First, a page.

Sound teaching on the subject of biblical worship: the worship that God commands from us, rather than that which we choose to give to Him.
A variety of authors from various Churches have contributed to this volume. They share a common conviction that we must worship God in the songs that He Himself has inspired.
"The only way to go forward is to go back. The answer to the widespread confusion and apostasy lies in the recovery of truths once heartily embraced - and, indeed, sworn to - but now largely abandoned and forgotten. It is the conviction of all who contribute to this book that the recovery of earnest, intelligent and spiritual unaccompanied singing of Psalms in the praise of the church is a major part of the repentance and renewal so badly needed in the church today.”
Rev Kenneth Stewart, from the introduction
An Argument from Scripture for Exclusive Psalm Singing
Issues concerning the theology and practice of worship have become increasingly problematic in the life of the Christian church. This has been the case for some time but especially so since the growth of the more distinctively charismatic forms of worship from the mid-twentieth century onwards.
This charismatic emphasis has led to an increasing impetus for change in the more mainstream churches and the Presbyterian churches of Scotland are no exception – so much so that it is now becoming increasingly rare to find churches which practice the singing of hymns to the accompaniment of a single musical instrument such as a piano or an organ.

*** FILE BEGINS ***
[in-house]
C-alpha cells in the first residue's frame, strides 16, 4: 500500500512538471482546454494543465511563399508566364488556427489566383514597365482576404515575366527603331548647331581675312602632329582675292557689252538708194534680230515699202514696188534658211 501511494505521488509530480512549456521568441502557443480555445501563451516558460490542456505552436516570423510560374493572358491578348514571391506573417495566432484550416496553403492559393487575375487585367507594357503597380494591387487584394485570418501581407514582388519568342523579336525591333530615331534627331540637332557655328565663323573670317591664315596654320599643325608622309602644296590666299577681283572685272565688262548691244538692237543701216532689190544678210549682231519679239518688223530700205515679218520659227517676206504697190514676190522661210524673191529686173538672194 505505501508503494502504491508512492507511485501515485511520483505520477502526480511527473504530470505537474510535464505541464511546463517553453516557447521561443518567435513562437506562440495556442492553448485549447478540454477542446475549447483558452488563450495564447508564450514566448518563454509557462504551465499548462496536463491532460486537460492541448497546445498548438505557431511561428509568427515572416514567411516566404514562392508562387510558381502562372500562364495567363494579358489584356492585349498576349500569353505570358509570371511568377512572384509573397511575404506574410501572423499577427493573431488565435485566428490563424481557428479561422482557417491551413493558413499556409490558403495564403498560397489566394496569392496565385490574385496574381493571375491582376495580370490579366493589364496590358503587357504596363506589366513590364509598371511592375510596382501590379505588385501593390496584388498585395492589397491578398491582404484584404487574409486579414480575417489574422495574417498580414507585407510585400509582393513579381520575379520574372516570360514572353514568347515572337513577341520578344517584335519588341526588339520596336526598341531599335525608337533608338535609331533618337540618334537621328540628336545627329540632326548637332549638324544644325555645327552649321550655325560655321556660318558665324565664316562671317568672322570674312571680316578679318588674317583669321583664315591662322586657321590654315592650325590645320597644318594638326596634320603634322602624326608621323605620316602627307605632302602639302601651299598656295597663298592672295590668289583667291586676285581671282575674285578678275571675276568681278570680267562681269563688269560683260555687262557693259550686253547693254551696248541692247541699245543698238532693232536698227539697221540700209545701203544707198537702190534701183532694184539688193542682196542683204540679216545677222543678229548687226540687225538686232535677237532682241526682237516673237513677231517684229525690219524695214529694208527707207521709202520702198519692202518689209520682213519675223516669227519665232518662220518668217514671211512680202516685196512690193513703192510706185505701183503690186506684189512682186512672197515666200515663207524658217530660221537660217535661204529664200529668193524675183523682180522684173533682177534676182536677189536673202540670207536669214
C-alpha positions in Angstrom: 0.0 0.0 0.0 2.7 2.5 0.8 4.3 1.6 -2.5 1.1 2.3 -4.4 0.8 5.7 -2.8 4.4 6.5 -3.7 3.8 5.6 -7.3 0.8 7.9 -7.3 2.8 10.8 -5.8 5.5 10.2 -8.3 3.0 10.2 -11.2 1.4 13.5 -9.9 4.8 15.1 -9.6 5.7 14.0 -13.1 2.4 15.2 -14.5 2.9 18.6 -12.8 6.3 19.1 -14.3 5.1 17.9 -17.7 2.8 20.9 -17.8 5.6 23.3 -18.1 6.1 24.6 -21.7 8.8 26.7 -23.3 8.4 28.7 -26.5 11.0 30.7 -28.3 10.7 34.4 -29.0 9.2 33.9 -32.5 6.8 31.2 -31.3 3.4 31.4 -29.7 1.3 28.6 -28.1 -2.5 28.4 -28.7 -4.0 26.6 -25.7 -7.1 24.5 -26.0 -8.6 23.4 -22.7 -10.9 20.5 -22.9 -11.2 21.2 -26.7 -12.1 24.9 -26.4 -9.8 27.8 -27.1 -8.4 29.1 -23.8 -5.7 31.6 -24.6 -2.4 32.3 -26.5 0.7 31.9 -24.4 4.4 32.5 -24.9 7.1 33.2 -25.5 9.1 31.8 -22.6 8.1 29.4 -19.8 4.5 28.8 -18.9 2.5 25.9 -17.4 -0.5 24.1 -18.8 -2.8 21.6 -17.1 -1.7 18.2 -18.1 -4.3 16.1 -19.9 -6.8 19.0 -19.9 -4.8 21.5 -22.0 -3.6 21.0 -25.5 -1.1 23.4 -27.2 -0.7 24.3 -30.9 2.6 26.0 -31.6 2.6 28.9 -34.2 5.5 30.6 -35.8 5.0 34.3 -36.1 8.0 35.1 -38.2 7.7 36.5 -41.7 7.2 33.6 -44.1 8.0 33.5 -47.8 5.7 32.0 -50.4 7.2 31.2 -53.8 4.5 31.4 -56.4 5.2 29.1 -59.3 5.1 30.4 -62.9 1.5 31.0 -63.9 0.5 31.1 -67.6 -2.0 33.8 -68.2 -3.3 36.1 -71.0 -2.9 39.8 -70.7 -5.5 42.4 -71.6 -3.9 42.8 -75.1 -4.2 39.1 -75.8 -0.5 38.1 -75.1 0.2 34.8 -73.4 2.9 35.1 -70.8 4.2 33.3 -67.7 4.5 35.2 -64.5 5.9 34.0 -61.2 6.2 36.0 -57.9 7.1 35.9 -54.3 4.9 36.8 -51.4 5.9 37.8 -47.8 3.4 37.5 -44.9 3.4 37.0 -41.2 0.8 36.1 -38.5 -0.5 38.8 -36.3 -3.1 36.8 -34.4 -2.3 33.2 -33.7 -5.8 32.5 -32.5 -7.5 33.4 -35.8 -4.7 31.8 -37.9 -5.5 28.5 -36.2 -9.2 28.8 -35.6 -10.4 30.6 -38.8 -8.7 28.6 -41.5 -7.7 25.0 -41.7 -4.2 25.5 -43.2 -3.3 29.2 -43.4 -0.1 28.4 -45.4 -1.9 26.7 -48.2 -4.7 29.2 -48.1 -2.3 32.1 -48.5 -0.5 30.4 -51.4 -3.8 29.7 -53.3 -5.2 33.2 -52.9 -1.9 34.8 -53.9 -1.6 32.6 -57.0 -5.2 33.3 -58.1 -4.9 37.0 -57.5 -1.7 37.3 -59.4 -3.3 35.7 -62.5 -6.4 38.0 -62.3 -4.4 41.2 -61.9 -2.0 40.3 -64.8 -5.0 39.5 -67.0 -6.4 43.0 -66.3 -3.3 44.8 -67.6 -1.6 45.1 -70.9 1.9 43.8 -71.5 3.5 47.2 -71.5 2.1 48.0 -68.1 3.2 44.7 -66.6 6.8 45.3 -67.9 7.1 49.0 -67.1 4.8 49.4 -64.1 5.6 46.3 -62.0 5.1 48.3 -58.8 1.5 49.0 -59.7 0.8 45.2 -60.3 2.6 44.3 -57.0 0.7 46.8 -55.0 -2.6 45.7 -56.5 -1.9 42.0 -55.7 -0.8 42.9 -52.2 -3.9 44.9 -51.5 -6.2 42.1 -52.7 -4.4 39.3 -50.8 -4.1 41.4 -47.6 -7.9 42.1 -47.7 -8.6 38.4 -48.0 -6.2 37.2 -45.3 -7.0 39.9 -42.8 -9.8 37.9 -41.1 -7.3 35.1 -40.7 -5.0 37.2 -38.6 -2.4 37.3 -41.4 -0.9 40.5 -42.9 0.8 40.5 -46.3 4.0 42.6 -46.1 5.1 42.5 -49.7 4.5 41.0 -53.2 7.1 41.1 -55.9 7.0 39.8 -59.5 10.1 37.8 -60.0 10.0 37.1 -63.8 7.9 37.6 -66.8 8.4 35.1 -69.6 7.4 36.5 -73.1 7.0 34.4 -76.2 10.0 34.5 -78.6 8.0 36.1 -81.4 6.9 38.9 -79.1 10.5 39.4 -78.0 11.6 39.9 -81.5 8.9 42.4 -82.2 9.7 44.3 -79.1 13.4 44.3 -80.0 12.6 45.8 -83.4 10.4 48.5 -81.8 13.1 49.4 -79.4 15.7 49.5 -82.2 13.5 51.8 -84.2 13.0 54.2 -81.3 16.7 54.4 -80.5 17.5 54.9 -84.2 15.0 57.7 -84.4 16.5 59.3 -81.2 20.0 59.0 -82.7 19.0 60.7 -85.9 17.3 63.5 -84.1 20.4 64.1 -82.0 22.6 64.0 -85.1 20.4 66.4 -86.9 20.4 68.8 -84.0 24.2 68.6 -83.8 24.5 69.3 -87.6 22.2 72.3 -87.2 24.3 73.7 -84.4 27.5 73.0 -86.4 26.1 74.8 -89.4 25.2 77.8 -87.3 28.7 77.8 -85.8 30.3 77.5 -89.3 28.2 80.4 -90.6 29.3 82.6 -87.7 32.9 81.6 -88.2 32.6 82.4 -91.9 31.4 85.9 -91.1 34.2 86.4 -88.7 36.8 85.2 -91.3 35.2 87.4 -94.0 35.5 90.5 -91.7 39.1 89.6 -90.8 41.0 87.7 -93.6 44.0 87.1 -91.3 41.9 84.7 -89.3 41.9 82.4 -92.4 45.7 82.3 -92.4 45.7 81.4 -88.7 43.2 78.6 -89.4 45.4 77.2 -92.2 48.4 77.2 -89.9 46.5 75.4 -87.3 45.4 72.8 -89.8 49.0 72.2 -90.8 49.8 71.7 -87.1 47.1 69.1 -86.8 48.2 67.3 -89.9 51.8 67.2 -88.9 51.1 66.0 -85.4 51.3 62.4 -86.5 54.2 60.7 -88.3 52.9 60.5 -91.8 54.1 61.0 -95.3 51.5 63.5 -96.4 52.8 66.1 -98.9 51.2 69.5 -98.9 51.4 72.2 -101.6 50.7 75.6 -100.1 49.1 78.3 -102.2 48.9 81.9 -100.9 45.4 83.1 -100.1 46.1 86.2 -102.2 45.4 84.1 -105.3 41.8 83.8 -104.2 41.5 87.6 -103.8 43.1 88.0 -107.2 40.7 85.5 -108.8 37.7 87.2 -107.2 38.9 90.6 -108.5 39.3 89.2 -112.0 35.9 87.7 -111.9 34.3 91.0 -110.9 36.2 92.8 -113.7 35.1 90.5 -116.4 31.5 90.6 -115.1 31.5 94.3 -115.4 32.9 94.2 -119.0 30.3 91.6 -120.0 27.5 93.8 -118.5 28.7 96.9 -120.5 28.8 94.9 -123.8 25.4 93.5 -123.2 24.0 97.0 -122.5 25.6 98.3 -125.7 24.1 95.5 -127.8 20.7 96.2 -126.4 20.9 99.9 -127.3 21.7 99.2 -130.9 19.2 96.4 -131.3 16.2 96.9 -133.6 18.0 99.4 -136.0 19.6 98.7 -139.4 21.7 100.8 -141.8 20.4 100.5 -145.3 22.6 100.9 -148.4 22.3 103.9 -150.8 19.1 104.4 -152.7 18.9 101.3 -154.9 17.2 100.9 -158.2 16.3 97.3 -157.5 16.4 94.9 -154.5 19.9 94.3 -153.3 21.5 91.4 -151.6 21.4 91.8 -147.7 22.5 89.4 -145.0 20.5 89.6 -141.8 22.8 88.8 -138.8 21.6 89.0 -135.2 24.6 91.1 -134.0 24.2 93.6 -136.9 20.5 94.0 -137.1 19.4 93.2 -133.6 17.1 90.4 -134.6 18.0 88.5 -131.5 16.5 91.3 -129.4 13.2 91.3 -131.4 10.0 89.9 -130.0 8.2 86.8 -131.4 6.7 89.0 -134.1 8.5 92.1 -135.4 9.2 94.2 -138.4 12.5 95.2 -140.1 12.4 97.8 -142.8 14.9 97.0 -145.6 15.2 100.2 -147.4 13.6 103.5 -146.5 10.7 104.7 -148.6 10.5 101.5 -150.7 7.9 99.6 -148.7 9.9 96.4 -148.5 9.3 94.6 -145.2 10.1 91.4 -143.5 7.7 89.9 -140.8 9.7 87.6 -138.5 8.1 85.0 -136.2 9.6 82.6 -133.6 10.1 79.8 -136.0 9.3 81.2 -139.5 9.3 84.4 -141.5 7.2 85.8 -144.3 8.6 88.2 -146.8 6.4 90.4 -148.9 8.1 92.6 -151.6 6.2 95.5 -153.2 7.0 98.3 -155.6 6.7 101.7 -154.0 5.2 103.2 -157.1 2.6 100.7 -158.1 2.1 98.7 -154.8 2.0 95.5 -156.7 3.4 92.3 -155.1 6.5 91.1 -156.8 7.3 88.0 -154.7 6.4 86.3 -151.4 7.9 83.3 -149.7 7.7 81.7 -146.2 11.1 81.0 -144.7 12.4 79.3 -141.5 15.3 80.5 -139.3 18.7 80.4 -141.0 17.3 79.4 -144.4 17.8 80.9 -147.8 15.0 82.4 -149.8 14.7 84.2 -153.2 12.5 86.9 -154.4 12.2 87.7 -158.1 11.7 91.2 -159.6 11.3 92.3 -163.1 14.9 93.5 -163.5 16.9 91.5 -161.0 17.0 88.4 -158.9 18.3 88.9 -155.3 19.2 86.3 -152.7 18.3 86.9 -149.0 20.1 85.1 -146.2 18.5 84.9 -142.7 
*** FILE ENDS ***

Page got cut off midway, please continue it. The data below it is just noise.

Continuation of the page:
In the midst of such evolution, it is easily forgotten that the original Presbyterian form of worship had no room for hymns or instruments at all! For the original Presbyterians, the singing of God’s praise meant the singing of Psalms without musical accompaniment. Notably, with the exception of the Lutherans, this was also the practice of the Magisterial Reformation within the British Isles and on the continent. Furthermore, however surprising it may seem, they adopted this practice on the ground of biblical conviction rather than expediency, claiming that it was a return to apostolic as well as historic worship.
The decline of Presbyterian Scotland is a matter often discussed but the role played in that decline by alterations to the worship of the church is seldom mentioned if at all. However, God is a jealous God and if the singing of Psalms without the accompaniment of musical instruments is indeed the correct way for the church to approach God in worship and if this nation has been privileged enough to know that truth and enjoy its benefits, then it should not be a surprise if the abandonment of it has been a cause of God’s displeasure against the church and the nation.
The only way to go forward is to go back. The answer to the widespread confusion and apostasy lies in the recovery of truths once heartily embraced – and, indeed, sworn to – but now largely abandoned and forgotten. It is the conviction of all who contribute to this book that the recovery of earnest, intelligent and spiritual unaccompanied singing on Psalms in the praise of the church is a major part of the repentance and renewal so badly needed in the church today.
Of course, more is needed for repentance than that. And more needs to be said on worship itself than this. However, this issue needs to be addressed before unaccompanied Psalm singing disappears – in what would be another of God;s judgements upon our land.
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If you have never understood – or even heard – the biblical argument in favour of exclusive Psalm singing, this book will help.
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